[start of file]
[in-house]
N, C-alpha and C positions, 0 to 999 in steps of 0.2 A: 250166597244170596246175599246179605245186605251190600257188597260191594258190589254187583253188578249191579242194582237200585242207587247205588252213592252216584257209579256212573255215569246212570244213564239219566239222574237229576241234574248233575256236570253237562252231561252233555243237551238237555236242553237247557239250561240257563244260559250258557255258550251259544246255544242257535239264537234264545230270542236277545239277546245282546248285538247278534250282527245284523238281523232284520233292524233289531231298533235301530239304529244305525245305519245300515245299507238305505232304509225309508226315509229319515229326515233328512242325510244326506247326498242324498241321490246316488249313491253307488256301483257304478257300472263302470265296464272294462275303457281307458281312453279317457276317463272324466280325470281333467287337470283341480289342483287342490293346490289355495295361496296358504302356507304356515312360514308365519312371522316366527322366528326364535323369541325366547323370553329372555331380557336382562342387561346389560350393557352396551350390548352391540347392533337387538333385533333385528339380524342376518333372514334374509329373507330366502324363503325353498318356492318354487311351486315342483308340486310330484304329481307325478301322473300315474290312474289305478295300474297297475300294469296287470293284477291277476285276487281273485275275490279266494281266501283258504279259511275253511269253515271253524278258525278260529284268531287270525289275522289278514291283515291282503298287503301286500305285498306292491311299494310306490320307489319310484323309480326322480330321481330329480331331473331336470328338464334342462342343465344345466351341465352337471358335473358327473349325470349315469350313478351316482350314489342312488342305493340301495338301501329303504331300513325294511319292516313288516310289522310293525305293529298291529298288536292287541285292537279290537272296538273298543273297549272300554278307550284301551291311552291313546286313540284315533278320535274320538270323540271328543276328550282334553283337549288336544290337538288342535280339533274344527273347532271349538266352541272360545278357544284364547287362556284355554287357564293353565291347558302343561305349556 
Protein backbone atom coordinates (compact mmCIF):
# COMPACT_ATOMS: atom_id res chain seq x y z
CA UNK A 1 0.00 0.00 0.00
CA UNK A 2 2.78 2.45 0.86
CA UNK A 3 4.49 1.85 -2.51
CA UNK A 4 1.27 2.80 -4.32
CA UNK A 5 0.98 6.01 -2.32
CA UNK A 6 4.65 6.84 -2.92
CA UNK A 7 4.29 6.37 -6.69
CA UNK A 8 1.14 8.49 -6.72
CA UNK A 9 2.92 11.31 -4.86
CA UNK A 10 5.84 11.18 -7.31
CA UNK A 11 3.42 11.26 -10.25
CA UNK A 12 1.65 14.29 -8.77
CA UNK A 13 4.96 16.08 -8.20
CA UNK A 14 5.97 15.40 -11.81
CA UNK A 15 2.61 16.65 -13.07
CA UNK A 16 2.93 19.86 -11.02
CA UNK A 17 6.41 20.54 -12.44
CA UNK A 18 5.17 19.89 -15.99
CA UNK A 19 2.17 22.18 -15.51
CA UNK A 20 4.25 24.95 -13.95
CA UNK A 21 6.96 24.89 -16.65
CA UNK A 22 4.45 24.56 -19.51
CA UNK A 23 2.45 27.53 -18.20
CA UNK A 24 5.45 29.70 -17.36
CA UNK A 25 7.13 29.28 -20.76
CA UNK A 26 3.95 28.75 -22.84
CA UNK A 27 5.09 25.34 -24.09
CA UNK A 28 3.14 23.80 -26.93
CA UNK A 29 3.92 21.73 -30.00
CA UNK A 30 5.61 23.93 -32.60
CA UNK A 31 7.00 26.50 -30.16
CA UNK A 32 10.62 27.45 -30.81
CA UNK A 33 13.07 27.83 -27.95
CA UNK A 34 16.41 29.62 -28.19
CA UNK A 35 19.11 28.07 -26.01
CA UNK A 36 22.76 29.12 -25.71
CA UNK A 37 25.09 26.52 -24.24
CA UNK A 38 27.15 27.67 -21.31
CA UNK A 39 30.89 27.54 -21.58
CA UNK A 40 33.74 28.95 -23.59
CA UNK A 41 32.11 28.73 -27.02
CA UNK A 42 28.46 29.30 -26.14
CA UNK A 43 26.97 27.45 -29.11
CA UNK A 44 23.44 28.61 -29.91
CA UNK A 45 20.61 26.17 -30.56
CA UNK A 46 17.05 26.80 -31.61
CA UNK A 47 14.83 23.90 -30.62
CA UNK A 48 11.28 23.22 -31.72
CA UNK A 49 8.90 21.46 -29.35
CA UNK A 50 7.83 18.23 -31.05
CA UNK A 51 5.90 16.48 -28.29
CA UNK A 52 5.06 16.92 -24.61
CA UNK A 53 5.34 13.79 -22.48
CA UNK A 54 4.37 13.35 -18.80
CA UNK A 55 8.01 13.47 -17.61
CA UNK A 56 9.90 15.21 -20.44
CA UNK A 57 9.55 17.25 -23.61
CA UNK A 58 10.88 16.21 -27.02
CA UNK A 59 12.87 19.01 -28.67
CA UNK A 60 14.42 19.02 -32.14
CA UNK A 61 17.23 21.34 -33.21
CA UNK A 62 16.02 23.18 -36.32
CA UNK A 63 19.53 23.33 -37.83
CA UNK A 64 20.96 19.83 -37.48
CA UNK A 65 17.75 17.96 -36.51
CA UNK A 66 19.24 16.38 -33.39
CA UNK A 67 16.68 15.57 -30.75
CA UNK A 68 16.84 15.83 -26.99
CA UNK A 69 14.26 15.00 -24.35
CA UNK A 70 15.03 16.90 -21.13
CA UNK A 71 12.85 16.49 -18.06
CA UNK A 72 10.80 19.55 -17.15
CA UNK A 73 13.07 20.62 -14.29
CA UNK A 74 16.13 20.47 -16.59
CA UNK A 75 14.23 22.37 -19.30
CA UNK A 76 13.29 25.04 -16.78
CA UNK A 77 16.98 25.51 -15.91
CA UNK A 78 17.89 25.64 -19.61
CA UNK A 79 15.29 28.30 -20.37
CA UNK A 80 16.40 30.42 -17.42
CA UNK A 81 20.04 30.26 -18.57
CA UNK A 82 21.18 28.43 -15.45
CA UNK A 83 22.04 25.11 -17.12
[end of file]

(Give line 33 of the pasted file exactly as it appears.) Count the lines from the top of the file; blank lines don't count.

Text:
CA UNK A 29 3.92 21.73 -30.00